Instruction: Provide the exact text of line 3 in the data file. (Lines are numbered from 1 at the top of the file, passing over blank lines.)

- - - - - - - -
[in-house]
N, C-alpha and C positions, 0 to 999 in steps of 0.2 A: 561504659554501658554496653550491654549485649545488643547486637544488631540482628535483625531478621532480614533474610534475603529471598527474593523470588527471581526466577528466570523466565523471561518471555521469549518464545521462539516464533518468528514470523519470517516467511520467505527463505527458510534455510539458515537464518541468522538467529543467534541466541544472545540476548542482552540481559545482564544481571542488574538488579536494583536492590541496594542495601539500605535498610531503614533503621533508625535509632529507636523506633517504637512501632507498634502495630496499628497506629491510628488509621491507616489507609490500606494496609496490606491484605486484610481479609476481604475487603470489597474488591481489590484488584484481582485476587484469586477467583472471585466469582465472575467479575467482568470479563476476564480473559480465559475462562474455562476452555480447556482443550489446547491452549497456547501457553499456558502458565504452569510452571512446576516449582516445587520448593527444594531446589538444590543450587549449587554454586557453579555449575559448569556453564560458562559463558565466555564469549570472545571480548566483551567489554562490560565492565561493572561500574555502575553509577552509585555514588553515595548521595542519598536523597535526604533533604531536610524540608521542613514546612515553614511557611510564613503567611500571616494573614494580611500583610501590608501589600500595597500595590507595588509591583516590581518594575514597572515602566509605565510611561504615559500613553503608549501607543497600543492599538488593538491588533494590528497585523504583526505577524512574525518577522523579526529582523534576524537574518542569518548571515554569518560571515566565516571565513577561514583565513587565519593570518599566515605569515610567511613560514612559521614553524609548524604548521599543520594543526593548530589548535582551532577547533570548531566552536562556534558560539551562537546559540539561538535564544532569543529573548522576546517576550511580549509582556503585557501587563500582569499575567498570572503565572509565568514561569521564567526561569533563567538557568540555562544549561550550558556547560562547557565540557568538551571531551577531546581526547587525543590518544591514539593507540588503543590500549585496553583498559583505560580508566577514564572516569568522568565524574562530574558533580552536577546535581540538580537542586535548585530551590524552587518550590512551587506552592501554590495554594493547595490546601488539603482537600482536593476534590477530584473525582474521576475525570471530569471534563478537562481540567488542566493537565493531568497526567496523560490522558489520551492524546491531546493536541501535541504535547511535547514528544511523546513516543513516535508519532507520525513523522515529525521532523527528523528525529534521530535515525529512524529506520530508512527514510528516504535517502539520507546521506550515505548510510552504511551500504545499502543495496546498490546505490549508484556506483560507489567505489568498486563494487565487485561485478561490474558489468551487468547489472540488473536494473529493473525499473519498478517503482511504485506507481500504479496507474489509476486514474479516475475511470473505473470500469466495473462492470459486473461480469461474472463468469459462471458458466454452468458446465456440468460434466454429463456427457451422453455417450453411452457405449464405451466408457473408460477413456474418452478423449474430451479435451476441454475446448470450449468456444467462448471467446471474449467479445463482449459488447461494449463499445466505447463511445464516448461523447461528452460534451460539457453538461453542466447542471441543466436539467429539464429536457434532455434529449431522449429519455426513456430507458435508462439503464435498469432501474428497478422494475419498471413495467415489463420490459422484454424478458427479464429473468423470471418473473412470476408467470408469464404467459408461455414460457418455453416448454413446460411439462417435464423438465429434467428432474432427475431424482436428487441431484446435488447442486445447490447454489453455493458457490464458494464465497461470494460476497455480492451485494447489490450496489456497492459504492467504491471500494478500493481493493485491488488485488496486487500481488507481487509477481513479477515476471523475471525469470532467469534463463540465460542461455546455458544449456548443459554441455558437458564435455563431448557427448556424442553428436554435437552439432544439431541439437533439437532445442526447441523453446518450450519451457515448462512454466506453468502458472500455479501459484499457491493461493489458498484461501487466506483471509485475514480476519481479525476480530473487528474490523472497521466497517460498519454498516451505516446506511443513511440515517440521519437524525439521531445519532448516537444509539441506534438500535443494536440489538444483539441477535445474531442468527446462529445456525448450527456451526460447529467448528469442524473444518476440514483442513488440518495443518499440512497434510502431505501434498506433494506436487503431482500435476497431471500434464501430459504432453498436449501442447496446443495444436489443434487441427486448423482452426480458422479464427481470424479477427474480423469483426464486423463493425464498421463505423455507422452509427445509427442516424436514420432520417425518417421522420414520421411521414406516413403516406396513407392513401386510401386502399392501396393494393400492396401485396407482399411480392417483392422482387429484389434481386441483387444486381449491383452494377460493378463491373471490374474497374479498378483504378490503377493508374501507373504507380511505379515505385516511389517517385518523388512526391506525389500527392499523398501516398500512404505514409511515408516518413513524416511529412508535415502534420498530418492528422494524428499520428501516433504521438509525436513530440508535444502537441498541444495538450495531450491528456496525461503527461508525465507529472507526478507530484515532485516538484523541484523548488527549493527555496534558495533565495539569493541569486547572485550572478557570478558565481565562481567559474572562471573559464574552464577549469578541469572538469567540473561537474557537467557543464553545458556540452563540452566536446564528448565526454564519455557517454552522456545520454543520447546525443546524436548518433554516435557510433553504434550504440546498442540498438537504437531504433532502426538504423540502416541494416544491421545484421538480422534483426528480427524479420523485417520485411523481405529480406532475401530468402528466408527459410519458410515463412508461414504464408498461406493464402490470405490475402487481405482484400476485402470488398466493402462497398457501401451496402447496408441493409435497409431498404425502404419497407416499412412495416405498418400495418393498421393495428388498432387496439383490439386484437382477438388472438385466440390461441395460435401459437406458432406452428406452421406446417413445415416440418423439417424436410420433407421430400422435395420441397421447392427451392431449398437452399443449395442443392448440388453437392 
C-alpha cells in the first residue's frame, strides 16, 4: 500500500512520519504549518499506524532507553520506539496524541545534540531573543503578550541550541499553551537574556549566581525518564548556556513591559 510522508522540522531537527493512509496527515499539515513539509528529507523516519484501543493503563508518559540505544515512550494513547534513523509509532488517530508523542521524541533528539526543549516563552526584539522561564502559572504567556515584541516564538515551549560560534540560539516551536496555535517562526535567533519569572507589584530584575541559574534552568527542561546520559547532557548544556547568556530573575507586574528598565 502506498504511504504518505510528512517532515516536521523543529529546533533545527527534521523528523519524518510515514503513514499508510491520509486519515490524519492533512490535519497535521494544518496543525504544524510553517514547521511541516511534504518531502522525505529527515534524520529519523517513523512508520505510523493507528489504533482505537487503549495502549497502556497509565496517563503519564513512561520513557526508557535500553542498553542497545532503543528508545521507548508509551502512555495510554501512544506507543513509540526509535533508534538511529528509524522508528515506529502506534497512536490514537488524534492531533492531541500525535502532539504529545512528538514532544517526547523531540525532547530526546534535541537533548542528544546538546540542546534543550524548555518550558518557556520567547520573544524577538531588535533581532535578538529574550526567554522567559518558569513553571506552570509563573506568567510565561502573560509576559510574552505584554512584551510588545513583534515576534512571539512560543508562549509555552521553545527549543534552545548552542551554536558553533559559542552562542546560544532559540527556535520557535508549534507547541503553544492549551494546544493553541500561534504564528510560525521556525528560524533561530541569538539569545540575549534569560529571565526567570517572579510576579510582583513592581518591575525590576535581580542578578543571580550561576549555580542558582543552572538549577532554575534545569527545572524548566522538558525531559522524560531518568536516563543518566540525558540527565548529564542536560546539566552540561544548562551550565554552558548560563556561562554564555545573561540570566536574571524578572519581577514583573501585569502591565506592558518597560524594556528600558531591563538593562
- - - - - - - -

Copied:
C-alpha cells in the first residue's frame, strides 16, 4: 500500500512520519504549518499506524532507553520506539496524541545534540531573543503578550541550541499553551537574556549566581525518564548556556513591559 510522508522540522531537527493512509496527515499539515513539509528529507523516519484501543493503563508518559540505544515512550494513547534513523509509532488517530508523542521524541533528539526543549516563552526584539522561564502559572504567556515584541516564538515551549560560534540560539516551536496555535517562526535567533519569572507589584530584575541559574534552568527542561546520559547532557548544556547568556530573575507586574528598565 502506498504511504504518505510528512517532515516536521523543529529546533533545527527534521523528523519524518510515514503513514499508510491520509486519515490524519492533512490535519497535521494544518496543525504544524510553517514547521511541516511534504518531502522525505529527515534524520529519523517513523512508520505510523493507528489504533482505537487503549495502549497502556497509565496517563503519564513512561520513557526508557535500553542498553542497545532503543528508545521507548508509551502512555495510554501512544506507543513509540526509535533508534538511529528509524522508528515506529502506534497512536490514537488524534492531533492531541500525535502532539504529545512528538514532544517526547523531540525532547530526546534535541537533548542528544546538546540542546534543550524548555518550558518557556520567547520573544524577538531588535533581532535578538529574550526567554522567559518558569513553571506552570509563573506568567510565561502573560509576559510574552505584554512584551510588545513583534515576534512571539512560543508562549509555552521553545527549543534552545548552542551554536558553533559559542552562542546560544532559540527556535520557535508549534507547541503553544492549551494546544493553541500561534504564528510560525521556525528560524533561530541569538539569545540575549534569560529571565526567570517572579510576579510582583513592581518591575525590576535581580542578578543571580550561576549555580542558582543552572538549577532554575534545569527545572524548566522538558525531559522524560531518568536516563543518566540525558540527565548529564542536560546539566552540561544548562551550565554552558548560563556561562554564555545573561540570566536574571524578572519581577514583573501585569502591565506592558518597560524594556528600558531591563538593562